Fourth Sunday of Advent – Year A

This is how Jesus Christ came to be born. His mother Mary was betrothed to Joseph; but before they came to live together she was found to be with child through the Holy Spirit. Her husband Joseph, being a man of honour and wanting to spare her publicity, decided to divorce her informally. He had made up his mind to do this when the angel of the Lord appeared to him in a dream and said, ‘Joseph son of David, do not be afraid to take Mary home as your wife, because she has conceived what is in her by the Holy Spirit. She will give birth to a son and you must name him Jesus, because he is the one who is to save his people from their sins.’ Now all this took place to fulfil the words spoken by the Lord through the prophet:

The virgin will conceive and give birth to a son
and they will call him Emmanuel,

a name which means ‘God-is-with-us’. When Joseph woke up he did what the angel of the Lord had told him to do: he took his wife to his home.

Mt 1:18-24

The purpose behind Matthew’s Gospel account is to relate the miraculous nature of Jesus’ birth and how it fulfils venerable prophecy. Matthew’s Gospel opens with the details of Jesus’ genealogy. This passage serves to complete this genealogy and highlight that Jesus truly was a descendant of David. Both Mary and Joseph were from the town of Bethlehem, i.e. the House of David.

According to the common opinion of ancient Fathers and theologians of the Church, Mary and Joseph were espoused as the first stage to being formally married. During the time of espousals, the future husband and wife did not live together and saw each other but rarely; they could, however, have sexual intercourse, and any child conceived during this period was not illegitimate, either in public opinion or before the Law. If any one violated another’s spouse they were regarded as an adulterer.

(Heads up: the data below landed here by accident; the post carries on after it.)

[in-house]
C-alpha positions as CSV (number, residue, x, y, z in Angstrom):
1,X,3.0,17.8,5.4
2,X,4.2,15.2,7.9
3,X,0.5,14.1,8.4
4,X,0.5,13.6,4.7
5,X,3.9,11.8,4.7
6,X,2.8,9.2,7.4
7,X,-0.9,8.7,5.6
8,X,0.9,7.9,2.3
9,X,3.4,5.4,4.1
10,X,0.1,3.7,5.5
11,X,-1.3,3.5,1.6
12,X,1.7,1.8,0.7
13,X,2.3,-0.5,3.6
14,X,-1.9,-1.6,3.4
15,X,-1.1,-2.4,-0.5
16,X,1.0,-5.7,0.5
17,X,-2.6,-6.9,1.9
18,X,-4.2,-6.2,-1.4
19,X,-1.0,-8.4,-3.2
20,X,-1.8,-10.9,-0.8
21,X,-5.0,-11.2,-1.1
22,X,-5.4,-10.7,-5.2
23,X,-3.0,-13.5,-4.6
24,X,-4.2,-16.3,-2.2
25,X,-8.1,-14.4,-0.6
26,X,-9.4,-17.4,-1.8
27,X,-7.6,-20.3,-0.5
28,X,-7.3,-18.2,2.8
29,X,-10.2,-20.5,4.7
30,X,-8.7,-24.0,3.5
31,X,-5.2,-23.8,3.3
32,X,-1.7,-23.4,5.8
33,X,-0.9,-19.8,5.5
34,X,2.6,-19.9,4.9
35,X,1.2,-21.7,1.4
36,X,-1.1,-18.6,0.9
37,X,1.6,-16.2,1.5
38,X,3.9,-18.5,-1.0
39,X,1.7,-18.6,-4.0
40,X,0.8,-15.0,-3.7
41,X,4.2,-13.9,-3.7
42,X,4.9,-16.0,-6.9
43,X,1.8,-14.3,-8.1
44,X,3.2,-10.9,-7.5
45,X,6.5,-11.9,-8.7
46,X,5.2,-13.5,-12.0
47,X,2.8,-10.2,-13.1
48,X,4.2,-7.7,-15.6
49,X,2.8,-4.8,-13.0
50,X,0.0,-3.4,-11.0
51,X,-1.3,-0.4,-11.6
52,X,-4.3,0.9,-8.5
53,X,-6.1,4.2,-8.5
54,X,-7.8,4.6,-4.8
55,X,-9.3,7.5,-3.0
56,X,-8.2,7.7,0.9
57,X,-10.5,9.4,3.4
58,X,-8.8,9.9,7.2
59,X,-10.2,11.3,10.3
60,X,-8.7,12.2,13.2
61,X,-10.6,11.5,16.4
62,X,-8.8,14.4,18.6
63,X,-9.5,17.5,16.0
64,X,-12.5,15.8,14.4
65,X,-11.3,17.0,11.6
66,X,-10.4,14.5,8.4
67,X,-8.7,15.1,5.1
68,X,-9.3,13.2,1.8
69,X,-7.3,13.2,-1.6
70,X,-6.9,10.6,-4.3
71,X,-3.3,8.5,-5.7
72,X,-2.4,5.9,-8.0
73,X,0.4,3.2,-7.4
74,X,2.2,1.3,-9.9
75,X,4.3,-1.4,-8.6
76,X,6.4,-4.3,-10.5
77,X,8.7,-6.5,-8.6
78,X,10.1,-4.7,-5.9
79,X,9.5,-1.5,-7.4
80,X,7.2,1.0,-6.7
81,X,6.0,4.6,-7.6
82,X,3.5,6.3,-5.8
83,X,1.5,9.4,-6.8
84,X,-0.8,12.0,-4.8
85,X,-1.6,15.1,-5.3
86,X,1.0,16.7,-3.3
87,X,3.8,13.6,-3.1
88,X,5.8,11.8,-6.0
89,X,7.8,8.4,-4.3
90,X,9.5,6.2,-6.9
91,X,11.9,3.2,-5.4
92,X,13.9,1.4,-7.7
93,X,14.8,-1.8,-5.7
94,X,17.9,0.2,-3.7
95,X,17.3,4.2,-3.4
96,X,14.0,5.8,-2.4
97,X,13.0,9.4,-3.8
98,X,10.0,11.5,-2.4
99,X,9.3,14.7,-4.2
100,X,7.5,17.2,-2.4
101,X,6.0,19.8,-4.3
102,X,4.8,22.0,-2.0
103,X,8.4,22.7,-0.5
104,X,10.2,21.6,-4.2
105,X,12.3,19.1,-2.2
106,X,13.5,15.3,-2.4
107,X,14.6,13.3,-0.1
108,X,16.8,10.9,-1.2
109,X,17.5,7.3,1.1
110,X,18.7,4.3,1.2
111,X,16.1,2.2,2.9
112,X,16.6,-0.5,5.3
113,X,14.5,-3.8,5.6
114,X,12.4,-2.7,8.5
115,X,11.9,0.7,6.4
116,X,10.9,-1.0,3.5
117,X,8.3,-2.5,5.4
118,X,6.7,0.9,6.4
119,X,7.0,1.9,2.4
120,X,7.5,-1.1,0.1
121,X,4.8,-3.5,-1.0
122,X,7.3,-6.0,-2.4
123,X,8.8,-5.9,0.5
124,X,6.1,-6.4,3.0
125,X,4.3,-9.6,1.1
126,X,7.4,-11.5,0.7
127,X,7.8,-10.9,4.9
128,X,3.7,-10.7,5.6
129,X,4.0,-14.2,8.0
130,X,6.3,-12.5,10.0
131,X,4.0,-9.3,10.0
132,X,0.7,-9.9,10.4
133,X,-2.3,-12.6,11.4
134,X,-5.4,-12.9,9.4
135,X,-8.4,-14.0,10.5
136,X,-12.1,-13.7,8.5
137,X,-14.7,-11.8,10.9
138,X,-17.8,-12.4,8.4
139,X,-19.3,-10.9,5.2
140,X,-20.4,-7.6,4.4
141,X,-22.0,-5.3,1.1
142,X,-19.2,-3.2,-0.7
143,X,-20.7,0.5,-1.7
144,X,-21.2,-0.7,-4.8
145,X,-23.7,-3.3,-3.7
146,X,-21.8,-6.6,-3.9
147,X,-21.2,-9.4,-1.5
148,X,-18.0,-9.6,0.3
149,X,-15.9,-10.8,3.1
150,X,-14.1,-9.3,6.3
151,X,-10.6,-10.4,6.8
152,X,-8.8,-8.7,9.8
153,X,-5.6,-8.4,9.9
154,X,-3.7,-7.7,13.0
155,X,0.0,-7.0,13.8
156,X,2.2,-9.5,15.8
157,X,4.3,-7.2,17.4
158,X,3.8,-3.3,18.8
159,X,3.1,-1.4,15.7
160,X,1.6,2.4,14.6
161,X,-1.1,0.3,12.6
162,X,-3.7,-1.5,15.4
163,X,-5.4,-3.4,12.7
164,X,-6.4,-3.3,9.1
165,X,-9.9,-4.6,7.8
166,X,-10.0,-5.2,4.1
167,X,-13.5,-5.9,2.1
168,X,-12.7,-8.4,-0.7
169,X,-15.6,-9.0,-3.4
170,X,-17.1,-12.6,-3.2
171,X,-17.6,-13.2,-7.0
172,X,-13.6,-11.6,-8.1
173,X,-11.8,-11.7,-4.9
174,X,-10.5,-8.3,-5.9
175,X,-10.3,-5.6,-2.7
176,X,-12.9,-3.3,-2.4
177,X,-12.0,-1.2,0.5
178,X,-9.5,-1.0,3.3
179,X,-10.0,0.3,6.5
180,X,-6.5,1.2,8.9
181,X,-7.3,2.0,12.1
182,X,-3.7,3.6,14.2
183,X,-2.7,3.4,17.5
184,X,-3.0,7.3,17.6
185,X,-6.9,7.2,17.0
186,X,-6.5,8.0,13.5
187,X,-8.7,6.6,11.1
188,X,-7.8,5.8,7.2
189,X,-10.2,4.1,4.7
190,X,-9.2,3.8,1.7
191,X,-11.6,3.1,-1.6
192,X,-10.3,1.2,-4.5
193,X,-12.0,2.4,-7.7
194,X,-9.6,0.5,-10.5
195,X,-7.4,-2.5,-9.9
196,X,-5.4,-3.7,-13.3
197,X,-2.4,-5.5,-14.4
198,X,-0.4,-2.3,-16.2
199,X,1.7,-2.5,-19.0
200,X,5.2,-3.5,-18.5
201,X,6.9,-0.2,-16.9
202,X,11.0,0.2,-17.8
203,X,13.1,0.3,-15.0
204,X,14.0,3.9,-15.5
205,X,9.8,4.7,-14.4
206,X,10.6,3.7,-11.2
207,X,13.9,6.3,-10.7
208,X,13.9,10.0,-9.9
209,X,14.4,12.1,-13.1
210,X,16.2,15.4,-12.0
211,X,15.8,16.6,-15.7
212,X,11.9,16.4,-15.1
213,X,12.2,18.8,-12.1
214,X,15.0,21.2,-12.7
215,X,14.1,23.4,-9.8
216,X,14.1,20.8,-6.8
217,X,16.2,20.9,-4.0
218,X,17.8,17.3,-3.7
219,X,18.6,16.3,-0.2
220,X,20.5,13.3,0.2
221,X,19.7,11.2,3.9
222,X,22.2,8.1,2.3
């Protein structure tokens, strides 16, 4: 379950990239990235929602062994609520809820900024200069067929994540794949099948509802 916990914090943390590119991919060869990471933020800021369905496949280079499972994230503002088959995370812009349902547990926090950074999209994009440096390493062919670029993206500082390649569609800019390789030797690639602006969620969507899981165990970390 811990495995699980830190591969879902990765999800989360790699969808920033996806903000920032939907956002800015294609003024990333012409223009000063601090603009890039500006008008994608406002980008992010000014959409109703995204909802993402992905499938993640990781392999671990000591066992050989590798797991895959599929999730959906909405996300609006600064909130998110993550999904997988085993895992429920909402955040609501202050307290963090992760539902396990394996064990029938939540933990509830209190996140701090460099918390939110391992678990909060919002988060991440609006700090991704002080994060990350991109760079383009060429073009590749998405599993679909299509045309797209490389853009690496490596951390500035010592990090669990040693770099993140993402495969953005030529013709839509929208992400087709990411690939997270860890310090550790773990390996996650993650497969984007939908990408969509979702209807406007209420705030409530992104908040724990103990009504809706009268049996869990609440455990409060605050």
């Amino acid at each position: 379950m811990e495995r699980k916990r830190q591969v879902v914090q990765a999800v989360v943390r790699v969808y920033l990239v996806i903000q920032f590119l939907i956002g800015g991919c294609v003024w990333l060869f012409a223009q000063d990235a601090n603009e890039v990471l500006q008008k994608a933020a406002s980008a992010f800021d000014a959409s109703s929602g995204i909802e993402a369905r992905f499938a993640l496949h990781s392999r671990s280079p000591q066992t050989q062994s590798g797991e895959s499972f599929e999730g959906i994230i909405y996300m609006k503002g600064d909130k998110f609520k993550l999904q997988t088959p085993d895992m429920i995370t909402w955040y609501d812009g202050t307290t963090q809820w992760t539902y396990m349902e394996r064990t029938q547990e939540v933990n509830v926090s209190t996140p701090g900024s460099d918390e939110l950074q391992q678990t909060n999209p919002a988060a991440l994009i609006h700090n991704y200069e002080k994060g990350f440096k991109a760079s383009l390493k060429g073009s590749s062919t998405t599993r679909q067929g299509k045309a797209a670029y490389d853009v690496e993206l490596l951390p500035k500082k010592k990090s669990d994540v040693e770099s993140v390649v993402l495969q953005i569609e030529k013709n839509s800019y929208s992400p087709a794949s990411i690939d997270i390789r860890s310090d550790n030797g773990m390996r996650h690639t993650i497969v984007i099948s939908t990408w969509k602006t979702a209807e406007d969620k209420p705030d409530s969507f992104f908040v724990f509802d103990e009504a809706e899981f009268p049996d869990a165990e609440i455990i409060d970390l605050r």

Tradition tells us that from the very beginning of their espousal Mary and Joseph had agreed to make a vow of perpetual virginity, hence Joseph’s shock at discovering that Mary was with child. According to the Law, Mary was liable to be stoned to death. However, Joseph lacked the necessary two witnesses required under the Law. In any case, Joseph preferred to spare Mary any such indignity.

Joseph received comfort from the Angel of the Lord (Gabriel) that the conception of the child in Mary’s womb was due to the Holy Spirit. This is the so-called ‘virgin birth’, or ‘incarnation’ of the Son of God, is evidenced in verses 18, 20, 23 and 25 in this same chapter. ‘Incarnation’ means ‘to take flesh.’ Matthew goes on to make the point that Jesus’ conception by the Holy Spirit fulfils the prophecy in Isaiah 7:14.

The angel assures Joseph that he can take Mary home as his wife and for the expectant child,  “you must name him Jesus“: The name ‘Jesus’, which in Hebrew was ‘Yeshu’,  means ‘Yahweh saves’, or ‘Salvation of God’ and originates from the name Joshua. Exclusive to Matthew’s Gospel account is the term ‘Emmanuel’ meaning ‘God with us’ a reminder that this event was the fulfillment of Scripture (Isaiah 7:14). O Come Emmanuel.